Monday, June 18, 2012

A Butcher, A Baker, A Candlestick Maker...

When it comes to occupations, there are many different ones that individuals have had over time. The census records show such a variety of occupations that often one may have to look it up to determine just what that occupation entailed as it was to support their families. Yet there are some occupations that are still the same today as they have always been throughout time.

In the above picture an individual bakes bread in a brick oven which is done today in various places throughout the world. In researching my Marotte lines, my grandfather, Alphonse Marotte, worked for the New England Bakery in Pawtucket, Rhode Island. In my immediate family, my son, Phillip works as a cook at the Waterman Grille in Providence, Rhode Island and has worked at other restaurants over the years.
His brother is also a fantastic cook and on their paternal side there are even more bakers and cooks. It is easy to see how some talents just continue on through the generations.

Flickr by Mr. Robert Wade

Not to be outdone, my furthest back ancestor, Rene Brisson was a butcher, however, again perusing the census records back finds more butchers and so this skill is another that has been handed down to the current generations as they learn to cook and gain their culinary skills which includes knowing how to chop, puree, dice, slice, etc. to get all the ingredients just right!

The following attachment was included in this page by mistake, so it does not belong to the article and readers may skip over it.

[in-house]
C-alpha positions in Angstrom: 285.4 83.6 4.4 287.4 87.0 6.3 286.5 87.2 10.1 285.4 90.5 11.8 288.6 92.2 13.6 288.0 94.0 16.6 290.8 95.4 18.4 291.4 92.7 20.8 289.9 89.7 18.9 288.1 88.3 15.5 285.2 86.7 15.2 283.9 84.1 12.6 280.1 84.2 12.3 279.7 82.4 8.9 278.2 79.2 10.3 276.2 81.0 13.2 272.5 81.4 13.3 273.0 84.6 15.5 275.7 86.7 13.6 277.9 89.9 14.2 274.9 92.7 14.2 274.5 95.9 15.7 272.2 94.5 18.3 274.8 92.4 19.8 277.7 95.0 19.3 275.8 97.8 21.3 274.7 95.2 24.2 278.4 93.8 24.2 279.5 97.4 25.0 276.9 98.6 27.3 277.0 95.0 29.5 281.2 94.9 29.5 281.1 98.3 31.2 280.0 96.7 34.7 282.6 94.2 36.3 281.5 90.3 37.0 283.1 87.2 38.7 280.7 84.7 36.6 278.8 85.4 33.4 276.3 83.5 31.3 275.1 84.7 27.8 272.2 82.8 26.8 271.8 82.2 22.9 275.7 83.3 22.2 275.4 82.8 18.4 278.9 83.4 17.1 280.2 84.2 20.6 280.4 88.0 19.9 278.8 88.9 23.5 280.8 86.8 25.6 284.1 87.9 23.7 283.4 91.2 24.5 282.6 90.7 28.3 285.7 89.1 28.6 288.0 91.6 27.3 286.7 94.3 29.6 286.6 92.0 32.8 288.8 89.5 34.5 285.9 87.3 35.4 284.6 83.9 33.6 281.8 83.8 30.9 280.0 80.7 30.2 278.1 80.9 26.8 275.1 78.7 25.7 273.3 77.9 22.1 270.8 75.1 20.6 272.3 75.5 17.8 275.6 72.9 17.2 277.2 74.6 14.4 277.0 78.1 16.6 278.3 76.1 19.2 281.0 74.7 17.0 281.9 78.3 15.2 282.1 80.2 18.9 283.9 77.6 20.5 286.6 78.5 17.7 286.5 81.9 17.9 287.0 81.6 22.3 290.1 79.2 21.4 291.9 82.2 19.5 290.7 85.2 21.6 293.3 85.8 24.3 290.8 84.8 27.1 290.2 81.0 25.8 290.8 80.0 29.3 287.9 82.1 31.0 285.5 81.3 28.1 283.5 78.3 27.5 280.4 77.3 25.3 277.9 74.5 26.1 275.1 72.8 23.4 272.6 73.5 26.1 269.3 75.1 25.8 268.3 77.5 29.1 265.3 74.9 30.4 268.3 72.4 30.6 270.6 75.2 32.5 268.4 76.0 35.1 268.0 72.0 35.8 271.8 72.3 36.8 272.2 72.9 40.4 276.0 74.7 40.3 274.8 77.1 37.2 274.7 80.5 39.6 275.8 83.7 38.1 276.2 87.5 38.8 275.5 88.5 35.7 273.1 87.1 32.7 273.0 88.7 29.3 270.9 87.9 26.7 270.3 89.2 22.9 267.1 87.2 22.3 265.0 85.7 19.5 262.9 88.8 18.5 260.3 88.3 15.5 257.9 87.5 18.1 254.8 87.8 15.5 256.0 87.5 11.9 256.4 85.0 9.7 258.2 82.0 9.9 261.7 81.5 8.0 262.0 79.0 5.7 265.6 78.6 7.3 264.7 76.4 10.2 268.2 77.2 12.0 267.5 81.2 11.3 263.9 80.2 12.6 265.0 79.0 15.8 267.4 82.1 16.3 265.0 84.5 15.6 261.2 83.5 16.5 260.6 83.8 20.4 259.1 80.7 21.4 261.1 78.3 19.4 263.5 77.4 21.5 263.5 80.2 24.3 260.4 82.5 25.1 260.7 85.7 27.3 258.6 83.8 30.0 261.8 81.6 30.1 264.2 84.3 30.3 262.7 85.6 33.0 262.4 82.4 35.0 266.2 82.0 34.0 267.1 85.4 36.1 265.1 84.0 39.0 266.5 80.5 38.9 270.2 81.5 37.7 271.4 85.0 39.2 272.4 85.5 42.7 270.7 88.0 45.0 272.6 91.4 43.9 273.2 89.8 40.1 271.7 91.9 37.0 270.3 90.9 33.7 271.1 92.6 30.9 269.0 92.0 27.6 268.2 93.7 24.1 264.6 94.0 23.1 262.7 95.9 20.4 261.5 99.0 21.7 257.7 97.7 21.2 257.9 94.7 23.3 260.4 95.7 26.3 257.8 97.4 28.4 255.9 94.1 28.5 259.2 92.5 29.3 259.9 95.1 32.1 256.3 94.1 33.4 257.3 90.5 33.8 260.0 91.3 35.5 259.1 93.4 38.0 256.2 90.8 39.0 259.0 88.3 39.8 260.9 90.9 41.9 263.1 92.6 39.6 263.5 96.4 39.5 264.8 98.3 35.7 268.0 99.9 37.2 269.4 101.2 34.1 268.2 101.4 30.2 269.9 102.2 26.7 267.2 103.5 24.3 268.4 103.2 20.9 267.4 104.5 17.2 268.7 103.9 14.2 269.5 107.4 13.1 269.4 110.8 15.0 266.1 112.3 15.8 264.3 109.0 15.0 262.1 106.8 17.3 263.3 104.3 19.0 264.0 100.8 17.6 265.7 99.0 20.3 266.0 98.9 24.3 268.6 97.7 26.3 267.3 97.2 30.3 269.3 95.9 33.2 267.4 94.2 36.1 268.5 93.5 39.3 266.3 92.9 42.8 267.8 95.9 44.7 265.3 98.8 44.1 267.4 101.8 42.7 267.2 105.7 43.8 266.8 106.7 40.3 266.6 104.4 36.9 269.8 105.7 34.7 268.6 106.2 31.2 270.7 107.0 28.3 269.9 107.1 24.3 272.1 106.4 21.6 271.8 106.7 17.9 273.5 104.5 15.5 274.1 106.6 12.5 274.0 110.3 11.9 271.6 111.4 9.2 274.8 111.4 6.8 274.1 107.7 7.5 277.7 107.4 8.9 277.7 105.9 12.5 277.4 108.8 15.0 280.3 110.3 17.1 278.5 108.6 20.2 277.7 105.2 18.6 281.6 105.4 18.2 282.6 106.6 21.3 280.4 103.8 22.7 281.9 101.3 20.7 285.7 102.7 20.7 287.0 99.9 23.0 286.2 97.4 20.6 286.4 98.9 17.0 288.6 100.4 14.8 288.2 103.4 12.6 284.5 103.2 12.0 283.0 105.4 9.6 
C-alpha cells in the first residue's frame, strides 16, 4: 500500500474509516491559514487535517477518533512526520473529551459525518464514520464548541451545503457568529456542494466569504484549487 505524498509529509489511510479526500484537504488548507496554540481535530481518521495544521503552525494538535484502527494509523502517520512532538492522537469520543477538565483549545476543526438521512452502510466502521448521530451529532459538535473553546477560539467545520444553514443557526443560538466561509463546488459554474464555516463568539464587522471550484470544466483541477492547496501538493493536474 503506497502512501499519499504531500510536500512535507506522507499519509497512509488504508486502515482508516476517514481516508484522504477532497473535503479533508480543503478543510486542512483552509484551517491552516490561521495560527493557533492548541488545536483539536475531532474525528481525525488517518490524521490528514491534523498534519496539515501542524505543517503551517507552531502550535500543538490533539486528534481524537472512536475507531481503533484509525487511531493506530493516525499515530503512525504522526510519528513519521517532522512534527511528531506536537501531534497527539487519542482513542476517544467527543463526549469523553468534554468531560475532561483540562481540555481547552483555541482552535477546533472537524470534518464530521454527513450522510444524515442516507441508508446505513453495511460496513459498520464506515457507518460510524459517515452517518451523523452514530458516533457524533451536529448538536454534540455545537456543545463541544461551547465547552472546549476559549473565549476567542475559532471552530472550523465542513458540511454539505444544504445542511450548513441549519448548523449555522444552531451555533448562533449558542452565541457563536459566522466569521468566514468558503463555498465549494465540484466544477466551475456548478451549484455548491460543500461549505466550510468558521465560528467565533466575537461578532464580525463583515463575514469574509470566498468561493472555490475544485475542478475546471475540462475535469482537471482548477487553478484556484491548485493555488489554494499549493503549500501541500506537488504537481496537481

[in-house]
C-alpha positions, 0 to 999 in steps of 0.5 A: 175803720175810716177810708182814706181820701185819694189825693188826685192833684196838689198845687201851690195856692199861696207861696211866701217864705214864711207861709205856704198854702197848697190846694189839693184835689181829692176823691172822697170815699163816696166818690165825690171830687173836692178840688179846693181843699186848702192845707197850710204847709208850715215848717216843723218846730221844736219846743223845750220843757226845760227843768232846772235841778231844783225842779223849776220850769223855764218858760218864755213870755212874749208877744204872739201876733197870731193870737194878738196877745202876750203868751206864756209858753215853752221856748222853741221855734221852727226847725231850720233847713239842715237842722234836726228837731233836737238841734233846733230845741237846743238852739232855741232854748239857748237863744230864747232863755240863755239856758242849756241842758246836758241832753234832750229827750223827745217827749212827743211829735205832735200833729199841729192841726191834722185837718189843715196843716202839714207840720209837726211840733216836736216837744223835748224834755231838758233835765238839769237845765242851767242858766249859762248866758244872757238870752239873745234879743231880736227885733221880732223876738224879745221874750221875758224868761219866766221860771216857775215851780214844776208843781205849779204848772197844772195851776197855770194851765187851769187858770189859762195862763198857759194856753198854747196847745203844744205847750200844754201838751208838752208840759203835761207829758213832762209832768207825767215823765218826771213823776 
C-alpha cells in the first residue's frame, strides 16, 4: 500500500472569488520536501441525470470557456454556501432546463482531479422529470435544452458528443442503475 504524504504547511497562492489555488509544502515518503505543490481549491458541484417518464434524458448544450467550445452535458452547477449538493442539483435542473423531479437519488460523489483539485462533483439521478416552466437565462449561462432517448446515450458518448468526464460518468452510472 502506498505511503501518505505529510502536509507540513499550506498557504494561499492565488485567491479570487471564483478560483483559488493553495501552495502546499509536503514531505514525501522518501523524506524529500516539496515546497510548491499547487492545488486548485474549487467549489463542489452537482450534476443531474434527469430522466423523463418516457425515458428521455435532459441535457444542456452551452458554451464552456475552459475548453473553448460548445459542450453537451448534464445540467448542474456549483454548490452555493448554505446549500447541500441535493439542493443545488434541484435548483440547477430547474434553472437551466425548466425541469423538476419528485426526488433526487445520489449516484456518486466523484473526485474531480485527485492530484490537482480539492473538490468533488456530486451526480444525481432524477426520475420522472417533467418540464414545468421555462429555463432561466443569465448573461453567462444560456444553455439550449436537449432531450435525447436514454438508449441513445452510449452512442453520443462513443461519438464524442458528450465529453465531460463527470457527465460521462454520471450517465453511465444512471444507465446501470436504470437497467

Agricultural laborers and farmers are another of the more common occupations found but within those parameters are many more occupations that includes thresher, swainer, granger and ackerman, etc. These different terms add so much color and imagination to our search as we attempt to visualize what they might be and then adding a picture of our ancestor doing that particular job, ancestral research often provides an unexpected historical perspective not found in history books.

Often when there are individuals with the same family names in the same locations, an occupation can be the one thing that tells them apart. Just in this little portion of an 1881 UK Census we find seven different occupations or professions for these individuals.

As one does research, it is a good thing to become familiar with the trades, occupations and professions of those in your ancestral lines. There are many great sites to help with understanding the old terminologies by different countries as I've written about here.

Regardless of what occupation has been passed down through the generations, one thing is certain, everyone one tried their best to support their families and while some focused on a trade others did whatever work was available at the time.


Comments and Suggestions are always welcomed!

Building Bridges for All Generations!

Claire (*)
Timeless Genealogies
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